The potential energy, stored in the form of an electric charge imbalance and capable of provoking electrons to flow through a conductor, can be expressed as a term called voltage (or electric potential difference, electric pressure, and electric tension), which technically is a measure of potential energy per unit charge of electrons or something a physicist would call specific potential energy. Defined in the context of static electricity, voltage is the measure of work required to move a unit charge from one location to another, against the force which tries to keep electric charges balanced.

In the context of electrical power sources, voltage is the amount of potential energy available (work to be done) per unit charge, to move electrons through a conductor. When a charge q is immersed in an electric field generated by other charges, it is endowed with a certain aptitude for doing work, simply because it is immersed in this field. This attitude is called potential energy. In stationary conditions the potential difference is equal to the work done to move a unitary charge across the field from one point to another, changed in sign.

In metrology, the International System establishes that the unit of measurement of the electrical potential difference is the volt [V]. The measuring instrument for making the measurement is the voltmeter, generally integrated in an electrical “tester”.

Conventions and properties of potential differences

The potential difference existing between two points A and B of an electrical system can be represented with the symbol \(\Delta V_ {AB}\), where the lower indices (A and B) indicate between which points of the system is meant to refer the potential difference.

\[V_{AB} = V_A − V_B\]

remember that:

  • if \(V_A > V_B\) ⇒ \(V_{AB} > 0\)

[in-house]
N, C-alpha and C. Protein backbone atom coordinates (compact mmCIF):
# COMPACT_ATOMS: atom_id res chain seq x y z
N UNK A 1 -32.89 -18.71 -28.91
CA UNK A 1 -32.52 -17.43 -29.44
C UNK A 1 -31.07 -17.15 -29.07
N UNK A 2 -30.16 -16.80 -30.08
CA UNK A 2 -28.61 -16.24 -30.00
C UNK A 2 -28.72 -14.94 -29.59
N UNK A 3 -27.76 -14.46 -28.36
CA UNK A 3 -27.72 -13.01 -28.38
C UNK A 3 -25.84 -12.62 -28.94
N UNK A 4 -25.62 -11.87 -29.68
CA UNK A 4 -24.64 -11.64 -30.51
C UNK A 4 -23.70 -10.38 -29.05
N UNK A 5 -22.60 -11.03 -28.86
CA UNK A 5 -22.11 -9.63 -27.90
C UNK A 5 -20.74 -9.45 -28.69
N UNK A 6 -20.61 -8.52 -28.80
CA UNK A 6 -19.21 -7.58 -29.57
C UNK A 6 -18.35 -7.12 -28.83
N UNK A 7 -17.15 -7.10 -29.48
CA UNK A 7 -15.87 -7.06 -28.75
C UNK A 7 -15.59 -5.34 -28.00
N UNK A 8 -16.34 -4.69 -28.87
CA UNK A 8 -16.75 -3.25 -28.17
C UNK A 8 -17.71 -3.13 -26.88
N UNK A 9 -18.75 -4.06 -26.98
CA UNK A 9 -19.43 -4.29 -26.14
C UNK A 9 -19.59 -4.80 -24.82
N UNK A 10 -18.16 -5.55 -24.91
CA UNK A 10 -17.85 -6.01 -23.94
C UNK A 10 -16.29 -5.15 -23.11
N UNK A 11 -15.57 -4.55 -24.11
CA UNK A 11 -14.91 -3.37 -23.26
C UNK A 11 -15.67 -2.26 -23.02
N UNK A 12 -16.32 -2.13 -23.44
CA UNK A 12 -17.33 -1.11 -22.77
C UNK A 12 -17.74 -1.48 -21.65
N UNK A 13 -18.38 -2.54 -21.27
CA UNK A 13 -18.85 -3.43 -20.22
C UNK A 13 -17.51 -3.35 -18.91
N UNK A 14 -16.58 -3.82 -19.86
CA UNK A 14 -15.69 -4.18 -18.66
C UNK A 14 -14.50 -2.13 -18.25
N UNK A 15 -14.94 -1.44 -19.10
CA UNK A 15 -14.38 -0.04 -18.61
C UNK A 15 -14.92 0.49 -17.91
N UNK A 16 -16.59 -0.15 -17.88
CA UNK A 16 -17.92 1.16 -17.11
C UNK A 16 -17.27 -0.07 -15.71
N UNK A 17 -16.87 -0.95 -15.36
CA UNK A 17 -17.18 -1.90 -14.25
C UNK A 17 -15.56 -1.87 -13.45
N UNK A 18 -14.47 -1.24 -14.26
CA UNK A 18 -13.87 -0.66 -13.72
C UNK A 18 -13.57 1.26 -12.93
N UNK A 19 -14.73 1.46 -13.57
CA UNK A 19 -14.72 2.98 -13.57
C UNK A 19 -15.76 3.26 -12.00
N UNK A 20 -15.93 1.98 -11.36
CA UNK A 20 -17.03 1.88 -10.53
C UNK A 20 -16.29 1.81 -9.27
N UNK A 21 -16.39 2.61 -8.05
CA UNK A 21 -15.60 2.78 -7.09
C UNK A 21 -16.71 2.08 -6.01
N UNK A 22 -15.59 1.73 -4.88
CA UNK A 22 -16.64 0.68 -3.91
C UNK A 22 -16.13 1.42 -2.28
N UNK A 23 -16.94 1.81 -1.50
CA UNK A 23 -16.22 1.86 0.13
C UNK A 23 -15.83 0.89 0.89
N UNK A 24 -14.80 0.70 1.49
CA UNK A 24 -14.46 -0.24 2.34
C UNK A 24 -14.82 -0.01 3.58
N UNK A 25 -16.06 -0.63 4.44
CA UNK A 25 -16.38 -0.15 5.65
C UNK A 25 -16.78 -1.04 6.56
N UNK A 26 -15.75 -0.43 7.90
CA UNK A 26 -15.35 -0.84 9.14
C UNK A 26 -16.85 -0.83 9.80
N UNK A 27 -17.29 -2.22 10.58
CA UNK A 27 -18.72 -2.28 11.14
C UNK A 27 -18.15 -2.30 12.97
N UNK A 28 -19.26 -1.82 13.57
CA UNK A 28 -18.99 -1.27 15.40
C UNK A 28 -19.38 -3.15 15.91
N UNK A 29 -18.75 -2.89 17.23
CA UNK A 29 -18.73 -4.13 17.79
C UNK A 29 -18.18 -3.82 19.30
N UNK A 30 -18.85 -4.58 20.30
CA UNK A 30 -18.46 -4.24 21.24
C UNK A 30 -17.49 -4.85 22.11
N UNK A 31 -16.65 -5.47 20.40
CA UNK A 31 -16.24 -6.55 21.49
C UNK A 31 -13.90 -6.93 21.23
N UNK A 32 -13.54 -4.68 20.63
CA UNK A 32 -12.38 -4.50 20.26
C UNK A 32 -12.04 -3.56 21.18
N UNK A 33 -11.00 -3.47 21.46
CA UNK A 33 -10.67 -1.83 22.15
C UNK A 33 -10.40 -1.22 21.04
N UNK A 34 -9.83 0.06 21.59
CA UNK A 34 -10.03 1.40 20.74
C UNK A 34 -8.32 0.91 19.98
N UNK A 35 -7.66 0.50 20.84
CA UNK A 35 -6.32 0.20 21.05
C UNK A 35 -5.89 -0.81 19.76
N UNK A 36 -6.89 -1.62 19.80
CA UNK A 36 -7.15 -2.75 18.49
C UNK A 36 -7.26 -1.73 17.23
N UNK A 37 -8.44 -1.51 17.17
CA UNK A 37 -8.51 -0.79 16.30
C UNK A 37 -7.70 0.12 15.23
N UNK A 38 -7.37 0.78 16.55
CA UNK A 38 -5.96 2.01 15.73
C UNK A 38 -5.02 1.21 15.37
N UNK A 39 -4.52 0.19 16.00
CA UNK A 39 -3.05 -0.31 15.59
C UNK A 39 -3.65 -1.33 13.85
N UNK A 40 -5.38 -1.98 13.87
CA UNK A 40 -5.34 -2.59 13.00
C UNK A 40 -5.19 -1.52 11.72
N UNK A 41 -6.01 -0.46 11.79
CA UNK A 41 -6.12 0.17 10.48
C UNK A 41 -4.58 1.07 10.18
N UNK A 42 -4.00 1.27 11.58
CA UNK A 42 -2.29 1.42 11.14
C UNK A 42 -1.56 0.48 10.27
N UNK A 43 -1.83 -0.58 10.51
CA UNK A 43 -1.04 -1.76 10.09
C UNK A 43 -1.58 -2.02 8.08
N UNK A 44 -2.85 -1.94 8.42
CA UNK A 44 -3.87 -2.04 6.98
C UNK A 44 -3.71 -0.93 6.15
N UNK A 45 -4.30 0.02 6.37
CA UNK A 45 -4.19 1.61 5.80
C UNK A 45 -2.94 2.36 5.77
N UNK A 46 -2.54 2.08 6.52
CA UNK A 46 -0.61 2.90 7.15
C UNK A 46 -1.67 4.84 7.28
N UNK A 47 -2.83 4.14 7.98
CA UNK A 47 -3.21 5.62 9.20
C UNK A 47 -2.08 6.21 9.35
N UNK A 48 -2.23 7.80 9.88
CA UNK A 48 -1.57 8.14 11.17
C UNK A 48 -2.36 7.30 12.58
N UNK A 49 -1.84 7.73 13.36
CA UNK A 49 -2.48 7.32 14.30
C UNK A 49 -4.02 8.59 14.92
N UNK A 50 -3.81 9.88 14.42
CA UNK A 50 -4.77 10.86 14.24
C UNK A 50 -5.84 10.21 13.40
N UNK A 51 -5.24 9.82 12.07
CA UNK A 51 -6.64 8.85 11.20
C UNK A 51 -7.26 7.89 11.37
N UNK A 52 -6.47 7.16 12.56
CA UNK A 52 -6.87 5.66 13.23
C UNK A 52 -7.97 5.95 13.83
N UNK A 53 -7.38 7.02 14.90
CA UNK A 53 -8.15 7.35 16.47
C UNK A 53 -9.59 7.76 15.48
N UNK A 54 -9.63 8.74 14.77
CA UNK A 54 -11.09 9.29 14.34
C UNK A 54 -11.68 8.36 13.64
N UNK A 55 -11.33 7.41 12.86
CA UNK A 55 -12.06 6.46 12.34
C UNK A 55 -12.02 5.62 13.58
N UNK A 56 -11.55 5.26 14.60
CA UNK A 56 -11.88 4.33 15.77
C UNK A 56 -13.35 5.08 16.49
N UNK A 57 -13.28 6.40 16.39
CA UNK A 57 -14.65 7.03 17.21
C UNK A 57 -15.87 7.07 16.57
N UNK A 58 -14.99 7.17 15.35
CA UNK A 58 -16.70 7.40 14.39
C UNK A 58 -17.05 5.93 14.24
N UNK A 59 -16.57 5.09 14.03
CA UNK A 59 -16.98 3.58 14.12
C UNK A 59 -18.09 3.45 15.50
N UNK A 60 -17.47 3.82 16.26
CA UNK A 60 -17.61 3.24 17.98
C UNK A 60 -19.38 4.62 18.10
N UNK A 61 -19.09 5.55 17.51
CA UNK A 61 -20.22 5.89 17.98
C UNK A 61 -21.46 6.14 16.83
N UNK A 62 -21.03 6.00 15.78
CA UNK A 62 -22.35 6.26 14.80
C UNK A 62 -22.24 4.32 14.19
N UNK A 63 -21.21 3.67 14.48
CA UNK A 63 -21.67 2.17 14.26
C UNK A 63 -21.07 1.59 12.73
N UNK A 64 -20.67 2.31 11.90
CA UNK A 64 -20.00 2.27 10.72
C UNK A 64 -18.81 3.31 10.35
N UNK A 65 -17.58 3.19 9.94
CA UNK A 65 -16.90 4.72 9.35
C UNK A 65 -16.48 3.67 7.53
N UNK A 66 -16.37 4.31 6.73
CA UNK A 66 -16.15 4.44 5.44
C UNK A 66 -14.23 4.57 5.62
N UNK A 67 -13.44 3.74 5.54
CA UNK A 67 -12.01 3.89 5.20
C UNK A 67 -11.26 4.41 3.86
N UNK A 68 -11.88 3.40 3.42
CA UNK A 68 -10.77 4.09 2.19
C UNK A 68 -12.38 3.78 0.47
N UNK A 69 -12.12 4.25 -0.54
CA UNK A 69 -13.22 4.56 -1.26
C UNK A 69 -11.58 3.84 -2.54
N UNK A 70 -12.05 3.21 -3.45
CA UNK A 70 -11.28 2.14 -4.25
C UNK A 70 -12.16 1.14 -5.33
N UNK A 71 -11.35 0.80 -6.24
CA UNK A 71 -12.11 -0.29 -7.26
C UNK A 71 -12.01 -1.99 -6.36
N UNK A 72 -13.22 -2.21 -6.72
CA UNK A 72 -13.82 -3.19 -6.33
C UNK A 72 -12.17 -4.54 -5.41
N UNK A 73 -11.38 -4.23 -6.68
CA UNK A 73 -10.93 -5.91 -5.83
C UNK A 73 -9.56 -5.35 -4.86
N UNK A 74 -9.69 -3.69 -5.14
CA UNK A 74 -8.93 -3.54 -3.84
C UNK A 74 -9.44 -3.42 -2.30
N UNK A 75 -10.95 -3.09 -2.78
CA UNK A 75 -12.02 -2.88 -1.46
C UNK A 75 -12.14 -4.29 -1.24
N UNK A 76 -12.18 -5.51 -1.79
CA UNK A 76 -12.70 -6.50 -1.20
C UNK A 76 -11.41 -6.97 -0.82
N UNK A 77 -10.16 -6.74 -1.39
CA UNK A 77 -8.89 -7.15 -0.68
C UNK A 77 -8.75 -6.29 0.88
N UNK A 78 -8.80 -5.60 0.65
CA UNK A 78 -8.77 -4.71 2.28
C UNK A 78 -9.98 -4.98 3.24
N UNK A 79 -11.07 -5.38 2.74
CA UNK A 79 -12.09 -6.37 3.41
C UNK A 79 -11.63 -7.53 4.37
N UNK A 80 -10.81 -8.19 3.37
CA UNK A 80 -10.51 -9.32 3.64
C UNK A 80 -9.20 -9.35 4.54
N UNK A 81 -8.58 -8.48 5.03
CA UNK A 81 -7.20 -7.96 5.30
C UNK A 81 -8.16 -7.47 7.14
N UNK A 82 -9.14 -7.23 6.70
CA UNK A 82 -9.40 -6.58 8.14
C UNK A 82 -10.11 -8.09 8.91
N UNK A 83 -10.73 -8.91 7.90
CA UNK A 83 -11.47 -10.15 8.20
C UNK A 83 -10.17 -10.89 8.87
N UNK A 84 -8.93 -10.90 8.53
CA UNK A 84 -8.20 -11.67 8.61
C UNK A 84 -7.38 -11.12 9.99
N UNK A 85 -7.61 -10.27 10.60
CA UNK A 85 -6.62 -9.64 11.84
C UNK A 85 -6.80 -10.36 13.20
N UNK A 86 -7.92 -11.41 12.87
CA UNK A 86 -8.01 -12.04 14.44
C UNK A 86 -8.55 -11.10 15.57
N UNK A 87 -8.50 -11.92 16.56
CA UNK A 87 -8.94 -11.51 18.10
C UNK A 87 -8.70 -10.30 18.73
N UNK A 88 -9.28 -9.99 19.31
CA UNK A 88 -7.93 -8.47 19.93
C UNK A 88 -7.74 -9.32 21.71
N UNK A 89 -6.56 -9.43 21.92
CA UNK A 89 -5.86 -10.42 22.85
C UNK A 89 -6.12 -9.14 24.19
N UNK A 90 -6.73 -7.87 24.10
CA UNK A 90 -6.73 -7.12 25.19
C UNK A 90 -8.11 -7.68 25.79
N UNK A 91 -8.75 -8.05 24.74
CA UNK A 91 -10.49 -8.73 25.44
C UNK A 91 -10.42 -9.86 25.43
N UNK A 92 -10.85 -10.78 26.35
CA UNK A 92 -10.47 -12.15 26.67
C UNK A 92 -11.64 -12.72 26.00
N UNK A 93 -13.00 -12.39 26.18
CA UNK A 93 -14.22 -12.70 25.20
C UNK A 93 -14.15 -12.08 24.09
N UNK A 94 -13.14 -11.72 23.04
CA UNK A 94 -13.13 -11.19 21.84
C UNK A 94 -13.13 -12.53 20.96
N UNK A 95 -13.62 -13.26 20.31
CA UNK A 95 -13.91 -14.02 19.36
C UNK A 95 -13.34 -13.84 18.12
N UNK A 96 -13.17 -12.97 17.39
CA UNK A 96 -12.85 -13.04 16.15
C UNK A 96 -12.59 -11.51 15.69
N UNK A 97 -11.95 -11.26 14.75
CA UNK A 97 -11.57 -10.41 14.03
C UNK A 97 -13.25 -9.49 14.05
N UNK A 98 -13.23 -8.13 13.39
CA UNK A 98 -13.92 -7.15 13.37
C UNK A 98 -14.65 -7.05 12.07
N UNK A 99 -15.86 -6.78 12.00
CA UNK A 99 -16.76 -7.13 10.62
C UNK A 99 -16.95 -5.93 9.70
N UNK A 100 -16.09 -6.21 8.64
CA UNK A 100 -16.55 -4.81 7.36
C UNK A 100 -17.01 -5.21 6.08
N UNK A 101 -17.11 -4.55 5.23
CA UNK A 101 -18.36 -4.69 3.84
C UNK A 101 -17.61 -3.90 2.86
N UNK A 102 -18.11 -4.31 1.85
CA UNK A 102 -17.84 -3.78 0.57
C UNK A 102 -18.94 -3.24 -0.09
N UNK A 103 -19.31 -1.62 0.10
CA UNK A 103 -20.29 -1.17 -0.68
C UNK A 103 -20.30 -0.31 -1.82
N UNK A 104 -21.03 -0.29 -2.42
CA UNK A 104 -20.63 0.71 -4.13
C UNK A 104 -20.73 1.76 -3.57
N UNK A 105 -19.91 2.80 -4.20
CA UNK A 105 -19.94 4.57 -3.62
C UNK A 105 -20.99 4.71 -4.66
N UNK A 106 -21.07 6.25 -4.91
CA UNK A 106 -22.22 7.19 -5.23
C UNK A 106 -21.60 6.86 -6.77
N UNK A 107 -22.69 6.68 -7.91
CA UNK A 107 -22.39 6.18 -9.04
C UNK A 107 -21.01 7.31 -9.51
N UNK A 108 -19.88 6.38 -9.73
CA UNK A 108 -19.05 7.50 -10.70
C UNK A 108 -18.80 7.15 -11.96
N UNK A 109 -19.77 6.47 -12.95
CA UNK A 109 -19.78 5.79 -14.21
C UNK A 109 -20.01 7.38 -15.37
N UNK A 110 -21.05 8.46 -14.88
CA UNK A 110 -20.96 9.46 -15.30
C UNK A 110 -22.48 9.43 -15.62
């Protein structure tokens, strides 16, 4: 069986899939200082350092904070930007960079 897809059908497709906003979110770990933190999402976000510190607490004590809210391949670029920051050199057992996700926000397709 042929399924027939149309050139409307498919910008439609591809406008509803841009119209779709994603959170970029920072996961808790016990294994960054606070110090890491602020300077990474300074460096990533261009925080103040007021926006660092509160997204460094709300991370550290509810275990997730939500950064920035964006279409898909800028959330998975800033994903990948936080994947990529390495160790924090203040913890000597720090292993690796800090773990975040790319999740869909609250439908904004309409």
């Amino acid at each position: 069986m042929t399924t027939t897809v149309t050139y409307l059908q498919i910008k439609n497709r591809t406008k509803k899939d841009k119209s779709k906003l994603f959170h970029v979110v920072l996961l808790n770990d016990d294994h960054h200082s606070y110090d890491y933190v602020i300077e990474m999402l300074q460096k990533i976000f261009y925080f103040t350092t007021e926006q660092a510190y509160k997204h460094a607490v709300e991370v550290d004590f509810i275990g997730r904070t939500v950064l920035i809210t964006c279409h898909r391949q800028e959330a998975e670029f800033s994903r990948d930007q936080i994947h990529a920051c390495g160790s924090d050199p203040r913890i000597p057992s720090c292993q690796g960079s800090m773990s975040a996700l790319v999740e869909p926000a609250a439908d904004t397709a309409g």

• if \(V_B > V_A\) ⇒ \(V_{AB} < 0\)

Additivity principle of potential differences

Consider two terminal circuit elements (dipoles) connected in series. The potential difference between the two extremes A and C (the point B is the one of conjunction between the two elements in series) is obtained by making the sum of the potential differences at the ends of each element.

\[V_{AC} =V_A – V_C =V_A -V_B +V_B -V_C =V_{AB} +V_{BC}\]

Things do not change if there are three or more elements connected in series. In general the following principle applies, called the principle of additivity of potential differences:

the potential difference at the ends of \(n\) elements connected in series is equal to the sum of the potential differences at the ends of each electric element.

No-load voltage

No load voltage” is a common term used for unregulated power supplies, generators, and batteries. We define the no-load voltage \(V_0\), the electric potential difference present at the ends of a dipole, or a port, when the current flowing through it is zero, or when the two terminals of the port are disconnected from the electric circuit. It is the output voltage when nothing is connected to the output.

The higher the current, the lower the voltage. This is due to the supply’s internal series impedance. When nothing is connected to the output of the power supply (“no-load”), the current is 0 A, and the voltage will be at its highest. So the “no-load voltage” is the highest voltage the power supply will produce.

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